Percy Hedley School in Newcastle caters for disabled children and young people. During summer 2015, a group of students visited Highgreen to spend a morning foraging with Linus from Northern Wilds followed by bread making on an open fire. Home-made nettle soup was provided for lunch and the afternoon was spent drawing and weaving with Artist Helen Pailing.
“I am ever so grateful for the opportunities the VARC project has given some of our students. Creativity comes from being exposed to different experiences and for some of our students, those opportunities are rare.
Working in partnership with artists and in a different environment is a formidable experience that those students would have never had if it had not been for you. The work carried out with Helen Pailing is a living tribute to that partnership and the experience gained is priceless.
Further to that exposure, one of the student involved used Helen’s work as his inspiration for his GCSE exam work and he produced an Installation that he could not have thought of had he not been exposed to that!!!
Your work is vital to offering ‘experiences’ to the wider world, to those people who otherwise would not or could not access the artistic world that is out there. Thank you!!!!” Nathalie Campbell, Percy Hedley Foundation. July 2015.
This full day experience for students was made possible with funding from the Gillian Dickinson Trust.
During summer 2014 Helen visited the school and staff from Percy Hedley Senior School came to Highgreen and met with Helen Pailing to discuss a possible project. In September a group of nine students and staff from Percy Hedley Senior School spent a day at Highgreen working with Helen. A start was made on making items to be incorporated into a new entrance feature for the school.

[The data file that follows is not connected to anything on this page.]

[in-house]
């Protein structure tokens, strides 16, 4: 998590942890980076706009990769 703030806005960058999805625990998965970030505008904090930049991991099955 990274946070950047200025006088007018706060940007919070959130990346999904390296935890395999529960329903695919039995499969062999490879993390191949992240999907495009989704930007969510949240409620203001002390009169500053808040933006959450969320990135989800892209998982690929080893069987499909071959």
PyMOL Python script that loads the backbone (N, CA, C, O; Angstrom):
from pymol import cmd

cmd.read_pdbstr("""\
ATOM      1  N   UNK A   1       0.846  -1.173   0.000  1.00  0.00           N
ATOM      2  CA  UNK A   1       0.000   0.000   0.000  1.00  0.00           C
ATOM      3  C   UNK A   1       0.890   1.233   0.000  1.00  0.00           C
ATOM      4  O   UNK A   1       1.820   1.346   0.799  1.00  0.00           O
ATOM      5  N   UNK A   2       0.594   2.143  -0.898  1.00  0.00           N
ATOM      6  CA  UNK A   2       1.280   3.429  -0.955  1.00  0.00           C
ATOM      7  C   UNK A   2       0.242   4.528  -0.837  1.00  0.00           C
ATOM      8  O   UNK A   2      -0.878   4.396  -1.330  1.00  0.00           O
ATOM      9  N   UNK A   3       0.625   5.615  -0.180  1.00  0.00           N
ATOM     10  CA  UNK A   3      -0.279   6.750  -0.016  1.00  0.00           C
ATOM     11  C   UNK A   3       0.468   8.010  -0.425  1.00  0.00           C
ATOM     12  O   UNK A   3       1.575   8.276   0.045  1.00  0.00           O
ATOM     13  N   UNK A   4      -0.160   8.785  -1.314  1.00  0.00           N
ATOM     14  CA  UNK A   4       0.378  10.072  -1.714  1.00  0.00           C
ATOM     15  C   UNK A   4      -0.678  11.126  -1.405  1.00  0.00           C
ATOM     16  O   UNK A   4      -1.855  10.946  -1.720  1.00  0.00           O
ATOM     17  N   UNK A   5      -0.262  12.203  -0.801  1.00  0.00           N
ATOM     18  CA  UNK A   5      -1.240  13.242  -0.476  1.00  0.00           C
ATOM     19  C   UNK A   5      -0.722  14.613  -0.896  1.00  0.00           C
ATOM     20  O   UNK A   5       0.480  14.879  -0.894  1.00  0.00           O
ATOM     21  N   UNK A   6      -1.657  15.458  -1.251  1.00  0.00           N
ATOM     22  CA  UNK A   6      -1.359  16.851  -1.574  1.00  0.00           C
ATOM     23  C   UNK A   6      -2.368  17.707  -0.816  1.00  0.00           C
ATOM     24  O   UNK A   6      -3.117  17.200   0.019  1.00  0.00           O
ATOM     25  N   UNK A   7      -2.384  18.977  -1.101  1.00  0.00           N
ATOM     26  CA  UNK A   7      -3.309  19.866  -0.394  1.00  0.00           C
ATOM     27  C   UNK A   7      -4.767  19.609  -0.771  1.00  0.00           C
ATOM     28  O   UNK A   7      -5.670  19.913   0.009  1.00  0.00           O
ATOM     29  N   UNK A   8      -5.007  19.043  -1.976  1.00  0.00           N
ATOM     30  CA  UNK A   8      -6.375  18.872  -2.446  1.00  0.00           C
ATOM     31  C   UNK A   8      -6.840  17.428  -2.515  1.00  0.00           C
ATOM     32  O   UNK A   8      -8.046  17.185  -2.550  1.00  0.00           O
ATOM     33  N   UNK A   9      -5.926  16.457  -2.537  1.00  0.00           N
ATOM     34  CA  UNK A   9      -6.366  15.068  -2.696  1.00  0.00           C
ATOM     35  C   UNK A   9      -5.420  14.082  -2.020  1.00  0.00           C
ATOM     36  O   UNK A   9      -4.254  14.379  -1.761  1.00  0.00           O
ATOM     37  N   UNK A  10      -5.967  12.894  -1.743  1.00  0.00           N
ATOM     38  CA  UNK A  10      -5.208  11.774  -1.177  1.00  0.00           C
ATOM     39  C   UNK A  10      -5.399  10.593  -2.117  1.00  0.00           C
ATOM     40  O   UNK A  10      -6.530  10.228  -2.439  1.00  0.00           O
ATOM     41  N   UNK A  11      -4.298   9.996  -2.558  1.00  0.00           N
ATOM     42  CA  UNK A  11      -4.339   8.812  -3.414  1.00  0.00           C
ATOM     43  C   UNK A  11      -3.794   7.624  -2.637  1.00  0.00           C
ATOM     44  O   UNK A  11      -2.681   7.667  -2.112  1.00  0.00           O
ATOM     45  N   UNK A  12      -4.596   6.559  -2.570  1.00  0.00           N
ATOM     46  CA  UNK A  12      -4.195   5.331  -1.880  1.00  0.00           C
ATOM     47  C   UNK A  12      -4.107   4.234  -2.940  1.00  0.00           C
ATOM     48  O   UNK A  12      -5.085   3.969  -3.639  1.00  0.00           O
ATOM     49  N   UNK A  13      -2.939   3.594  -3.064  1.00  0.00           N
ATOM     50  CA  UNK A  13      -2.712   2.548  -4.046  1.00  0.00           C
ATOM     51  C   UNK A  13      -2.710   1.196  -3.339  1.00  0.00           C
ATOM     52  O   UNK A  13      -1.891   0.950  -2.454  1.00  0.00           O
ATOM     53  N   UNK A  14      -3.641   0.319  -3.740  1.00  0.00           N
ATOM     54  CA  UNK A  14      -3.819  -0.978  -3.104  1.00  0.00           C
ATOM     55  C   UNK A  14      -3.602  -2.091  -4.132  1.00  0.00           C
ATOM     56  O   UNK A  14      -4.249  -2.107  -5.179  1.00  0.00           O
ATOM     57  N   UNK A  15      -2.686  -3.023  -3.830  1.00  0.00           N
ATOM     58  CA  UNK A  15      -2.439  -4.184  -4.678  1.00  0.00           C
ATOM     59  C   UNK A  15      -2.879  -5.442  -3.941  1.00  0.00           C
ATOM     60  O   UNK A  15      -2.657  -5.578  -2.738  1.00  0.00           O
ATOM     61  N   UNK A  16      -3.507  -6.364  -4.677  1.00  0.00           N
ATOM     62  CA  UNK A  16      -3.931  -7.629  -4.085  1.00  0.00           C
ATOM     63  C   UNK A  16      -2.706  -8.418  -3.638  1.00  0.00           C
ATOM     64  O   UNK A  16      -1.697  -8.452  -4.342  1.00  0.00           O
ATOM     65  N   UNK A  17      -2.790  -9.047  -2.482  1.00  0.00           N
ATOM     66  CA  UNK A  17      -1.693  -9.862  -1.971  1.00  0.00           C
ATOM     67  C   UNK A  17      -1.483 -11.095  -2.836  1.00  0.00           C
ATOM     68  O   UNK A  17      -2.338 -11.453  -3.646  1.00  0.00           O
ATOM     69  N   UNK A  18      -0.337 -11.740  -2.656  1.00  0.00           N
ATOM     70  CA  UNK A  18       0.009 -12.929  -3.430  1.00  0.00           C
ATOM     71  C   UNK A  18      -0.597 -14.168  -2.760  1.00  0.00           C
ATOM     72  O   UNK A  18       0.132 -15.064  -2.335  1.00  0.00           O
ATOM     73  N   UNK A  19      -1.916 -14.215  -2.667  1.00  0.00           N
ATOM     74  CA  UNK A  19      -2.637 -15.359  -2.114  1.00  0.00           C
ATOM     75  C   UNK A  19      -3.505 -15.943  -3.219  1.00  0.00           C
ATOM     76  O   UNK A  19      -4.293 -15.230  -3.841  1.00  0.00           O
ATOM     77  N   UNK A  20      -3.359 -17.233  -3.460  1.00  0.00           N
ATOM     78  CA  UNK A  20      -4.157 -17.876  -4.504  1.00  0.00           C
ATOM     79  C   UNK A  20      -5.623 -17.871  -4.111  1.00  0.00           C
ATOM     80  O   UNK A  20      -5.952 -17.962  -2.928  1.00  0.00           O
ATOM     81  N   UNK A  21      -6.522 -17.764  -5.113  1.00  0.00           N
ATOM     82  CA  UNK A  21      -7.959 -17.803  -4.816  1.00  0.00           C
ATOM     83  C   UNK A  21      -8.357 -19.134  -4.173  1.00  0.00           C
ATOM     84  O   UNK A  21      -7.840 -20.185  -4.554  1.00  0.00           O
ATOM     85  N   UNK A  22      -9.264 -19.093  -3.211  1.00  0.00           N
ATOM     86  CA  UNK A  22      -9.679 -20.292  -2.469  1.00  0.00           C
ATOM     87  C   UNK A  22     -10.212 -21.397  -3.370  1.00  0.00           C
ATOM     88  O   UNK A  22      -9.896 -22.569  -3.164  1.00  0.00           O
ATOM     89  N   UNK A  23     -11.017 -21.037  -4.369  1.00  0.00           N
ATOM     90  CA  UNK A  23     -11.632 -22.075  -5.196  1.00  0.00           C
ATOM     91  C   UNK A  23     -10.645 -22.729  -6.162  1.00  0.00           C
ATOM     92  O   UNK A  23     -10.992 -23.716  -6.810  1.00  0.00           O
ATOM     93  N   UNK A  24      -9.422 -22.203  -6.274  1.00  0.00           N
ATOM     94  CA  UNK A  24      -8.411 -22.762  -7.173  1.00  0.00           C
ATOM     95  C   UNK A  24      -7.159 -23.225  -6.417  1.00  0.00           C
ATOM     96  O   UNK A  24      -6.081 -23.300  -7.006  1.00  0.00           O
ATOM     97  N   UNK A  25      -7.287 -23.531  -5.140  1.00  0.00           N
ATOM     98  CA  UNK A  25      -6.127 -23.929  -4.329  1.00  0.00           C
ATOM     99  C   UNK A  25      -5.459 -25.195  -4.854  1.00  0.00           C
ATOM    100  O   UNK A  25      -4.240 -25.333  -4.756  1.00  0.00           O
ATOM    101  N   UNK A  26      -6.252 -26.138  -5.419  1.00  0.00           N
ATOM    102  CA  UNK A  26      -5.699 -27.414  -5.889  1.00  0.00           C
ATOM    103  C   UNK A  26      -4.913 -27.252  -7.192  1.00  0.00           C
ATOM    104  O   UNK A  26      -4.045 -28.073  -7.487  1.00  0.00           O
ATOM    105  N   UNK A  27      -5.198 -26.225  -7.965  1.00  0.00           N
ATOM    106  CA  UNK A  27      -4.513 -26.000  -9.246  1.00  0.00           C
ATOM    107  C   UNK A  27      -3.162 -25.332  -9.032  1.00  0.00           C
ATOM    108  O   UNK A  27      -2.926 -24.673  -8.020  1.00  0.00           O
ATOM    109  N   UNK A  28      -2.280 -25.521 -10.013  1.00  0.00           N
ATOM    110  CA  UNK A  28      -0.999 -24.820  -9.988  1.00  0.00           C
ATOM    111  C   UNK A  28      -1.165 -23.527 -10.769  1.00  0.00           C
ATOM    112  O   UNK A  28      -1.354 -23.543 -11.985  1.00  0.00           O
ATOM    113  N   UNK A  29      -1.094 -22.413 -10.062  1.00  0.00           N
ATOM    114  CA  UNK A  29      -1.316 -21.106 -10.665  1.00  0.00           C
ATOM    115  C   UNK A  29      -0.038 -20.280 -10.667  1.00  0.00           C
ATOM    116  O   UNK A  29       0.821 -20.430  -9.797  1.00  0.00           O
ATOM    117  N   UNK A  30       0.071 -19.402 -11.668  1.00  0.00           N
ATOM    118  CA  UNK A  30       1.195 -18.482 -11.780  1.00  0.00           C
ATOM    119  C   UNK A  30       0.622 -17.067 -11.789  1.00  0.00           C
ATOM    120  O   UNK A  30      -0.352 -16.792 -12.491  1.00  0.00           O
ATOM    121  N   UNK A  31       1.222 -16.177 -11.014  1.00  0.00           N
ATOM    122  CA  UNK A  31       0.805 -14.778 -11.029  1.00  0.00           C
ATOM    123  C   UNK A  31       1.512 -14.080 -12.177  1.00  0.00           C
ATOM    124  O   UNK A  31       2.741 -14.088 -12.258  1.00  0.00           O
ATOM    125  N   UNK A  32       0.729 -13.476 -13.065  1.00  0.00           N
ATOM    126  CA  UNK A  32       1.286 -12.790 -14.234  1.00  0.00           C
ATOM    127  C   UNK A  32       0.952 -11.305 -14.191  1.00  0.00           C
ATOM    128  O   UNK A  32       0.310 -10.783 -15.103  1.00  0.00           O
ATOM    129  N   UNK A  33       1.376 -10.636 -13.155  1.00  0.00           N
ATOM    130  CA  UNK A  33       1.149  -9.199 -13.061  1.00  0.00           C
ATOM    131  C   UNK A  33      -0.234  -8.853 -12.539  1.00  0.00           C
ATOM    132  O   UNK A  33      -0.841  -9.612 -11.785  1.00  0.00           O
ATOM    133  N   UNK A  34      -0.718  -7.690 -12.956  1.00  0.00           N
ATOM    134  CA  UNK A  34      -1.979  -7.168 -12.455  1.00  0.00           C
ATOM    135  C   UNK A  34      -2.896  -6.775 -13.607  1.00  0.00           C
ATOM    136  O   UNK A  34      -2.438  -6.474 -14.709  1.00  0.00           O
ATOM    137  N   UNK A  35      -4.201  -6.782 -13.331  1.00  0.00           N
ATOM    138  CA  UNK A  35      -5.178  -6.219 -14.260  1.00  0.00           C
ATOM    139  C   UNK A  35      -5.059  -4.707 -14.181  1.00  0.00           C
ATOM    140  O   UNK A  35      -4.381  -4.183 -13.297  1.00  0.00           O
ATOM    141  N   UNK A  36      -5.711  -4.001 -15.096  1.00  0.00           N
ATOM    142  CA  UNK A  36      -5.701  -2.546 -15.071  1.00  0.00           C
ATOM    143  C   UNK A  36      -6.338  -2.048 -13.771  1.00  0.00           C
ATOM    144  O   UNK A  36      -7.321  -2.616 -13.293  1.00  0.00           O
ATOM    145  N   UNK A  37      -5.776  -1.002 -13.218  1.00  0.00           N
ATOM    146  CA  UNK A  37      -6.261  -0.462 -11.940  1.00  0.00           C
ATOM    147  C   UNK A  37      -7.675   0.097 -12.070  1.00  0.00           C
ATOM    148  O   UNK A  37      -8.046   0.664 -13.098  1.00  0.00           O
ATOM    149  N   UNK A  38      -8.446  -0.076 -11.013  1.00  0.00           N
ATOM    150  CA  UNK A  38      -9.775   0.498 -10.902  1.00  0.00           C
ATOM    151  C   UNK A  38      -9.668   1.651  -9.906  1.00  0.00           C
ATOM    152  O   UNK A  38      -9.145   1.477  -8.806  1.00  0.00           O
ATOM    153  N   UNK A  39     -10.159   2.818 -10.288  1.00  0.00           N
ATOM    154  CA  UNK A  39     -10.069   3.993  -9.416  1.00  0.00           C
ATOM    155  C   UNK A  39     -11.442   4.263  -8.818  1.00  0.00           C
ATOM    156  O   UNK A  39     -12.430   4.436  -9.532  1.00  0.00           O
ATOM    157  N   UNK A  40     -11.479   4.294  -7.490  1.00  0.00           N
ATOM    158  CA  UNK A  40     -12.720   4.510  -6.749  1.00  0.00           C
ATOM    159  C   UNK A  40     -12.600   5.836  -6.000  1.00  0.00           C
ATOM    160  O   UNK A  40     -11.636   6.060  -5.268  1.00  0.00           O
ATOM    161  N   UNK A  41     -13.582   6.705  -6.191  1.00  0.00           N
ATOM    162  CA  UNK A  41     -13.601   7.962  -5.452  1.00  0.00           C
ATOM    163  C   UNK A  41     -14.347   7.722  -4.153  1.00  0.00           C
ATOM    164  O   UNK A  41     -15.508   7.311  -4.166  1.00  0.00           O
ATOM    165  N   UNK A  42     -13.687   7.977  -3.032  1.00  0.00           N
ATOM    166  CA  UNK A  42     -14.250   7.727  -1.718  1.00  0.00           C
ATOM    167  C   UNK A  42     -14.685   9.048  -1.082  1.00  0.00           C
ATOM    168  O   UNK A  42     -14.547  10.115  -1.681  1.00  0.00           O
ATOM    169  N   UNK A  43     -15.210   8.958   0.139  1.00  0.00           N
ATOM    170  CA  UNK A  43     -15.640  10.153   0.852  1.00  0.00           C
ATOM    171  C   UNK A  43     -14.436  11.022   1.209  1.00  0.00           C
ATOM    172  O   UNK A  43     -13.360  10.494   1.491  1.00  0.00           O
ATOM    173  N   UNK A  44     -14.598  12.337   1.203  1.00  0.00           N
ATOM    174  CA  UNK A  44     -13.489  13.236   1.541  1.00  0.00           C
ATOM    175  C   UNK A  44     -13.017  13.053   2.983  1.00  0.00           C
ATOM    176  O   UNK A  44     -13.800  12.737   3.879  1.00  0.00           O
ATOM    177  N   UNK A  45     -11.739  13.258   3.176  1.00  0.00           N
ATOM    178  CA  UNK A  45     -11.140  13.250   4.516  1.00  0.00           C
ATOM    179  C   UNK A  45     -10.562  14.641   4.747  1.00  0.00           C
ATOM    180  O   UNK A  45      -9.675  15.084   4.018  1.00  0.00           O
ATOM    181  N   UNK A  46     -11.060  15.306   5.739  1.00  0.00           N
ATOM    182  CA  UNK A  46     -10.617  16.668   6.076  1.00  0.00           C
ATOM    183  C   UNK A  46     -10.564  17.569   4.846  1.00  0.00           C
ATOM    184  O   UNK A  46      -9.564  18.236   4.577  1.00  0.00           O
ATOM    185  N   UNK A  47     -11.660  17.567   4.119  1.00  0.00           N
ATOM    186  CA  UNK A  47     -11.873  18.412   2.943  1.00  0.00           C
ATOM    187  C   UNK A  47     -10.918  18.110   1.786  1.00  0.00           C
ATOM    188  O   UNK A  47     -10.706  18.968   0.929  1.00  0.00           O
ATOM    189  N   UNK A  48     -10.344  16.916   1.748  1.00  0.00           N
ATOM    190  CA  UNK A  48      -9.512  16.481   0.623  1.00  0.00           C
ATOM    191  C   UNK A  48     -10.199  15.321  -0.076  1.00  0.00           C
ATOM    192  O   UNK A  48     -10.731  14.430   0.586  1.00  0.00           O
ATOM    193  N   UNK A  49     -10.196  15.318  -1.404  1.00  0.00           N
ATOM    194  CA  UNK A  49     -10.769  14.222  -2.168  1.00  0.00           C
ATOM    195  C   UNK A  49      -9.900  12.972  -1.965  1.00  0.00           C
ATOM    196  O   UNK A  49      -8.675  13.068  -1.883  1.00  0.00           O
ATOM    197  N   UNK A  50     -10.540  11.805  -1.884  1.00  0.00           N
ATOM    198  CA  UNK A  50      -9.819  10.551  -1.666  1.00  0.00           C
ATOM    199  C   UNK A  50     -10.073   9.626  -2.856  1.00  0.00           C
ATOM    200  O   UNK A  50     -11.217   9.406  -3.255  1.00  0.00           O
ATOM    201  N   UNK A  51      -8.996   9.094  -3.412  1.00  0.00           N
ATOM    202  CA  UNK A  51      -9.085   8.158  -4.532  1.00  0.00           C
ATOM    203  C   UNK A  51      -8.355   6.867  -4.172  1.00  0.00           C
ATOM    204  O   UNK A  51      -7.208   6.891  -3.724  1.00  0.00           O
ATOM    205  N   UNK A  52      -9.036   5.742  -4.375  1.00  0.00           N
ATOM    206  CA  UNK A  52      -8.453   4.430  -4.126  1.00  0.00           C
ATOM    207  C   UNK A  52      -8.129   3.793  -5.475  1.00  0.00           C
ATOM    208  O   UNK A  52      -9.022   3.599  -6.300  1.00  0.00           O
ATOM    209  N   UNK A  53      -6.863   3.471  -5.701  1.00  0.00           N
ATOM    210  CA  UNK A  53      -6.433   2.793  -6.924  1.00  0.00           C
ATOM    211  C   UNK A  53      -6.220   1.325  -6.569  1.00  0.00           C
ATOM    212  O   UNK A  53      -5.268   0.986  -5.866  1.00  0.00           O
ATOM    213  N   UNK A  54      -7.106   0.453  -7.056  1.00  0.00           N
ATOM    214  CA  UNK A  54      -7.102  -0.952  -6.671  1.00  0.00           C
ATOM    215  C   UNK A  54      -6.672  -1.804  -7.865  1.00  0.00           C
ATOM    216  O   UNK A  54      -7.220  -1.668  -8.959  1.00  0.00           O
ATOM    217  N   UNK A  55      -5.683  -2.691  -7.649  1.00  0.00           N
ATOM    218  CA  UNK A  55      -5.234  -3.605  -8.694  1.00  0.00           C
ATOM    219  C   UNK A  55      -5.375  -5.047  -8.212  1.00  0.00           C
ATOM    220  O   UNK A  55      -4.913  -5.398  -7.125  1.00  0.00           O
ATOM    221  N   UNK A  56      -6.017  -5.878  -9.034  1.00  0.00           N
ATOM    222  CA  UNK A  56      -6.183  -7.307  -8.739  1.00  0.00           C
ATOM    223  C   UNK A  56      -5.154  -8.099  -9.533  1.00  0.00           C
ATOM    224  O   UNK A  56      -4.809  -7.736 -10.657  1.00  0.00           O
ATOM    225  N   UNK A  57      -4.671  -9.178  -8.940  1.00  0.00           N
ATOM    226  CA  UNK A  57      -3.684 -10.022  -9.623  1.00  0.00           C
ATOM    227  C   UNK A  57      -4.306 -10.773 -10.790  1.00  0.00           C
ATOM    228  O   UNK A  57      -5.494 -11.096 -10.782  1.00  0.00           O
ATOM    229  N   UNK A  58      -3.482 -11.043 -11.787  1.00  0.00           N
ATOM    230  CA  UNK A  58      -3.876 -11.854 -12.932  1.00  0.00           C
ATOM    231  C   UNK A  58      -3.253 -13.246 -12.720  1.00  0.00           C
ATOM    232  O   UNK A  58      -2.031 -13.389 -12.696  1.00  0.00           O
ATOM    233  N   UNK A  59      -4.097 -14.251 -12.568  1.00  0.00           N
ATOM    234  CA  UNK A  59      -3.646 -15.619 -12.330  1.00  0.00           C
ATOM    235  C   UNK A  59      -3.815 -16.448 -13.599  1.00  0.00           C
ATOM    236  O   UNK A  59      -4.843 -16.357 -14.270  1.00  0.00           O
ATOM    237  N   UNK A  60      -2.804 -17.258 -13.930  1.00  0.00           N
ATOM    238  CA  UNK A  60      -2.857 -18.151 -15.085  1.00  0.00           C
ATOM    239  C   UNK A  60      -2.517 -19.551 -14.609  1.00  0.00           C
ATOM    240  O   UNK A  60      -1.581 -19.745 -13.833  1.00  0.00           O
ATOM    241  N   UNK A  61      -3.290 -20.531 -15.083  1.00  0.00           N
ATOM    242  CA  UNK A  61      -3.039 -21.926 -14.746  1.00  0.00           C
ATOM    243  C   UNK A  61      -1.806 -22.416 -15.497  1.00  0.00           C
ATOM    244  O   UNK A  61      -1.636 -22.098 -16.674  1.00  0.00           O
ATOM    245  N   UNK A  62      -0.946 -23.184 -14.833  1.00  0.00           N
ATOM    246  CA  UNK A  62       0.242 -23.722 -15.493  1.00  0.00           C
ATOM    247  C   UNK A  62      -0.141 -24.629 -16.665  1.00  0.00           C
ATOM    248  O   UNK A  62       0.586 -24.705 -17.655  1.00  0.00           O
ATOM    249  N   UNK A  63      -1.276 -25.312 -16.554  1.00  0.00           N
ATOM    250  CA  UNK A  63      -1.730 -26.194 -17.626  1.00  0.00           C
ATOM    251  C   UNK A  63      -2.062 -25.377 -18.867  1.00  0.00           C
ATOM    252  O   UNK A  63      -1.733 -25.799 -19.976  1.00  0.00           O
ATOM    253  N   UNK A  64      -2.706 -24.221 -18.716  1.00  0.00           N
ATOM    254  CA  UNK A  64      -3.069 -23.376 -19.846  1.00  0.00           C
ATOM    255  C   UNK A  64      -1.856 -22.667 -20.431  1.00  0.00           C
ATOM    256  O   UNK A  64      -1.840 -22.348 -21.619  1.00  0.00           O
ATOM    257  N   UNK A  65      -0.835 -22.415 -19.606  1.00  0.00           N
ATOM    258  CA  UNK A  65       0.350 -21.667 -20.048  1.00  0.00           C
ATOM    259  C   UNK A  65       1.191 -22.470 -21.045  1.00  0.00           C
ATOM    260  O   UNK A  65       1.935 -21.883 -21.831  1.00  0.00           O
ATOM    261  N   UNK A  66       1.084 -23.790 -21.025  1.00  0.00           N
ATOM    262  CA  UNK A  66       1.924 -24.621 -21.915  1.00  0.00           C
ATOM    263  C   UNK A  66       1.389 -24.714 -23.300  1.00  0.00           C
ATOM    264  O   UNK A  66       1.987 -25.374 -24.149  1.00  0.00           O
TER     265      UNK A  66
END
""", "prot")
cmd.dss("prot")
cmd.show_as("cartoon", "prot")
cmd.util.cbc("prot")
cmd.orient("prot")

The main material used was baler wrap and the framework for the structure to surround the door way was fencing wire. These are both materials that Helen has used in her own work and which are sourced locally and part of the everyday farming life of the community.
The day at Highgreen included a lot of making but also some exploring in the woodland and a picnic outside.
The following week Helen spent a day with the students at the school completing the work and installing it around the school’s entrance. As well as incorporating items made by the students Helen donated pieces of her own (the tall wire towers wrapped in baler wrap) which had formed part of her exhibition. Helen wound these in with the wire panel which has made the final work a more excitingly three-dimensional and organic form. Students can readily alter it in the future by making and adding more items to fix onto the structure.
Everyone really enjoyed the process and were very pleased with the results of their work.